According to new research published in The Proceedings of the National Academy of Sciences, people who consume diets rich in fiber are at an increased risk of contracting Escherichia coli (E. coli) which can lead to O157:H7 infection and severe disease.
Uniformed Services University of the Health Sciences (USU) researchers found that mice who were fed high fiber diets (HFD) had very high levels of intestinal butyrate, a gut metabolite which enhances the gut binding-capacity of Shiga toxin – of the bacterium E. coli.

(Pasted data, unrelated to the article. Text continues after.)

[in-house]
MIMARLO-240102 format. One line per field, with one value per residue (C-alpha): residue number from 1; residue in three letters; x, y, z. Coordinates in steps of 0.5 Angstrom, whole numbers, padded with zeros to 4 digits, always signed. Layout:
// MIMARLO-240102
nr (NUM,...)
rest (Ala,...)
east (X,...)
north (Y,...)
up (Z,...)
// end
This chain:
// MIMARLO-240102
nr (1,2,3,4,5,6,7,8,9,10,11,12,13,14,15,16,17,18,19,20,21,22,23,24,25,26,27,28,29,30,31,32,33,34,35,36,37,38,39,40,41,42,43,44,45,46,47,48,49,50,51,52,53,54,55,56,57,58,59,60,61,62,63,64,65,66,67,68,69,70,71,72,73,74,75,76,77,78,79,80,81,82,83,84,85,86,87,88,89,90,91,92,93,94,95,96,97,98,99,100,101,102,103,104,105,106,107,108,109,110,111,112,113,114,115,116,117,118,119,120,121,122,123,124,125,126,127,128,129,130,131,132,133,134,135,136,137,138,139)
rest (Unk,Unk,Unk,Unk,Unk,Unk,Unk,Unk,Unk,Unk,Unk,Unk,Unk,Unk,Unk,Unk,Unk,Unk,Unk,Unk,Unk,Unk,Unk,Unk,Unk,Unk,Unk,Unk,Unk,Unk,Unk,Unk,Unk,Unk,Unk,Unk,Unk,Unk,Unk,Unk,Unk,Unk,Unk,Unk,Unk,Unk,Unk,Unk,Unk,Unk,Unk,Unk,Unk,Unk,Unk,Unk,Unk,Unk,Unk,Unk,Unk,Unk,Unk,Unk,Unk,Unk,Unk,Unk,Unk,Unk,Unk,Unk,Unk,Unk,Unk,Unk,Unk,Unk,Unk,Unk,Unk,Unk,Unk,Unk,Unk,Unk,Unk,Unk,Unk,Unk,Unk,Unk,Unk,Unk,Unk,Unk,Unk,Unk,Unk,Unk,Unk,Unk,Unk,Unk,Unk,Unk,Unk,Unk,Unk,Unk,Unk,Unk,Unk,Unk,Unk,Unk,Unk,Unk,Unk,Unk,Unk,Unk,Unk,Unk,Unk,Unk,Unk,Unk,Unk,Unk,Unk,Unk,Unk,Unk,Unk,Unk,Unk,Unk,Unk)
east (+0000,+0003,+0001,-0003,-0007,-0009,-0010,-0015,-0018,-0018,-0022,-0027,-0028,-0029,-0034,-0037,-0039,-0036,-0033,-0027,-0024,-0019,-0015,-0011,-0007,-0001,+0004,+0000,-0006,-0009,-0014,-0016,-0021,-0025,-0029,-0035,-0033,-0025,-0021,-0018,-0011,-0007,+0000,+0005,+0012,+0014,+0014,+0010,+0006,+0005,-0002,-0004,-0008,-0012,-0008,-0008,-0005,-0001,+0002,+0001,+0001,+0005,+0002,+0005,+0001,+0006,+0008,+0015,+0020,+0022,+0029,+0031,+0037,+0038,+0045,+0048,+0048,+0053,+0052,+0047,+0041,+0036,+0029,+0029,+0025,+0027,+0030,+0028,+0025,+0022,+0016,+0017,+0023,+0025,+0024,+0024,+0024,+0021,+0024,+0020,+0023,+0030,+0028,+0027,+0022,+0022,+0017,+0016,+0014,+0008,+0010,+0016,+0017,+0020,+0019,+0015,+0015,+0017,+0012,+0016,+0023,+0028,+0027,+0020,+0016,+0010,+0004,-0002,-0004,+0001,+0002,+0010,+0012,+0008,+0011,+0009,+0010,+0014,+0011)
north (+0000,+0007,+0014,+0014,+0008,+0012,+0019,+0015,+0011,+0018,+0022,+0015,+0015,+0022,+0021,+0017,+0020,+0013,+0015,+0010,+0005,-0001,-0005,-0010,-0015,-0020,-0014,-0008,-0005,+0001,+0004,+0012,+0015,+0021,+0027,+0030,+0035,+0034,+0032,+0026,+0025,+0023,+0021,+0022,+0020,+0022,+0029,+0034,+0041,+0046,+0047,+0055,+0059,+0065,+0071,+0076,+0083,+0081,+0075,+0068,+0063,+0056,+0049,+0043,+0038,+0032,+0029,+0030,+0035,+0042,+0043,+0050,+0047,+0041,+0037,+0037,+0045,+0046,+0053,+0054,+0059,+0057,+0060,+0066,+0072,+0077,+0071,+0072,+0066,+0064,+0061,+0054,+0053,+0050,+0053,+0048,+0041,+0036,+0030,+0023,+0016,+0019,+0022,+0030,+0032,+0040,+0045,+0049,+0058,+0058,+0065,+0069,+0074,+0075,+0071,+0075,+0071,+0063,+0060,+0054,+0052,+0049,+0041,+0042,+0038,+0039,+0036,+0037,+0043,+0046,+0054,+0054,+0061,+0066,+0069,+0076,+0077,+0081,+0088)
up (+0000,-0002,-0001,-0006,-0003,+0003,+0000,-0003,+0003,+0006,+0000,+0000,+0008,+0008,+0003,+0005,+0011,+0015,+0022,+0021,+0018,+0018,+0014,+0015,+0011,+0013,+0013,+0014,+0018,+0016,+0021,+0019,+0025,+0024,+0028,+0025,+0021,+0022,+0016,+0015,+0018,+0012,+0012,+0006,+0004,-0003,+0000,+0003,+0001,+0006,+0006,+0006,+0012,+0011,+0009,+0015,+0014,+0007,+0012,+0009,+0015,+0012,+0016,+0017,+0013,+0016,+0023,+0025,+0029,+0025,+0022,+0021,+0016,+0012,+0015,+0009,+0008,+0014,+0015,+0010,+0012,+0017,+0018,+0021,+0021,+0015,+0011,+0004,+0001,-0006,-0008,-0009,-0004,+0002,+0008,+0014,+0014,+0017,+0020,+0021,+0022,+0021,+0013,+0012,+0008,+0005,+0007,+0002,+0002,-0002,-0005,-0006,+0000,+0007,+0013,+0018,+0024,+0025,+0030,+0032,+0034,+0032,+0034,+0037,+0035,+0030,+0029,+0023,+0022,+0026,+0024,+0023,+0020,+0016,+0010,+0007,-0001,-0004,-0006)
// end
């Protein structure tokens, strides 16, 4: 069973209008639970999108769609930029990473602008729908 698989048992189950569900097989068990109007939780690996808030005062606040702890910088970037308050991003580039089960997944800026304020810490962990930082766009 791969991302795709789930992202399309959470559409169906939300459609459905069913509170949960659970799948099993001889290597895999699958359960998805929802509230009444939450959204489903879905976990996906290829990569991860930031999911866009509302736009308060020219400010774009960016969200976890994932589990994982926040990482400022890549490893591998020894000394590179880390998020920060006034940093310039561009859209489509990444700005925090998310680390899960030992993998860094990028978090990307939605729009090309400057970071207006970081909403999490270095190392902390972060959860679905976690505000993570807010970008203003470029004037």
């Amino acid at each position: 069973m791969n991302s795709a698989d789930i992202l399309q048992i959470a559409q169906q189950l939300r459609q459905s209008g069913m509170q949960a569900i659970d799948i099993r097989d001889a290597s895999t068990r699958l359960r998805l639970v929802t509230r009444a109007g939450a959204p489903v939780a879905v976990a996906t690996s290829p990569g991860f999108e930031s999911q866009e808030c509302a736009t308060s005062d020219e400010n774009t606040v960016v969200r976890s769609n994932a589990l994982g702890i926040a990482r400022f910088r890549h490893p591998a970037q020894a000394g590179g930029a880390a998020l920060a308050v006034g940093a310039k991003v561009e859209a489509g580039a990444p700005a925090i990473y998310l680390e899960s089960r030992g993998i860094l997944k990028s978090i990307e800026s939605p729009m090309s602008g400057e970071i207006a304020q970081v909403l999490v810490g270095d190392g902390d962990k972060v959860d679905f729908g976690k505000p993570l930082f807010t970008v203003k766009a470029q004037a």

Alison O’Brien, Ph.D., chair of USU’s Department of Microbiology and Immunology, led the study, which was funded by the National Institute of Allergy and Infectious Diseases of the National Institutes of Health.
While the study does indicate that there is a connection between risk for E. coli infection and high fiber diets, it doesn’t promote changing eating habits that are healthy, especially given that eating fiber is an effective means of reducing the risk of first time stroke, according to a study published in the journal Stroke.
She concluded that “high fiber diets are good for you. However, fresh produce comes from all over the world, so we need to be extra vigilant in keeping our produce free of microbial contaminants.”